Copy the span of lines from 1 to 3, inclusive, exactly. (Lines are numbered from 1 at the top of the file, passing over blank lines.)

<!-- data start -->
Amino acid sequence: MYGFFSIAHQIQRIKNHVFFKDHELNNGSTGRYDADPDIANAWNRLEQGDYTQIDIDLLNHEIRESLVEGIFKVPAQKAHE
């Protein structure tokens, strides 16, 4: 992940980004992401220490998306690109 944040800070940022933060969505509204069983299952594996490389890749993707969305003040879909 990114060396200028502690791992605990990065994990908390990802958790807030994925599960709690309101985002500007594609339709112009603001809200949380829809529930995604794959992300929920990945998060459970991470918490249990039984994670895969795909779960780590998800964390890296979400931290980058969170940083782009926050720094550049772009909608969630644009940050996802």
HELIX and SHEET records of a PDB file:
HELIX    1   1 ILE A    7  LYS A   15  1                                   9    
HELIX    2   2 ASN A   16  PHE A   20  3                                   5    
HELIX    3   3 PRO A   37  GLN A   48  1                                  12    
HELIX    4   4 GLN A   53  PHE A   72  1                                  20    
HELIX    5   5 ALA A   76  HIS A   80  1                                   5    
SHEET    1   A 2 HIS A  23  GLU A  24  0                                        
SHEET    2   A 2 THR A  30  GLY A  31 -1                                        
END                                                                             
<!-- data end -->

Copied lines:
Amino acid sequence: MYGFFSIAHQIQRIKNHVFFKDHELNNGSTGRYDADPDIANAWNRLEQGDYTQIDIDLLNHEIRESLVEGIFKVPAQKAHE
């Protein structure tokens, strides 16, 4: 992940980004992401220490998306690109 944040800070940022933060969505509204069983299952594996490389890749993707969305003040879909 990114060396200028502690791992605990990065994990908390990802958790807030994925599960709690309101985002500007594609339709112009603001809200949380829809529930995604794959992300929920990945998060459970991470918490249990039984994670895969795909779960780590998800964390890296979400931290980058969170940083782009926050720094550049772009909608969630644009940050996802």
HELIX and SHEET records of a PDB file: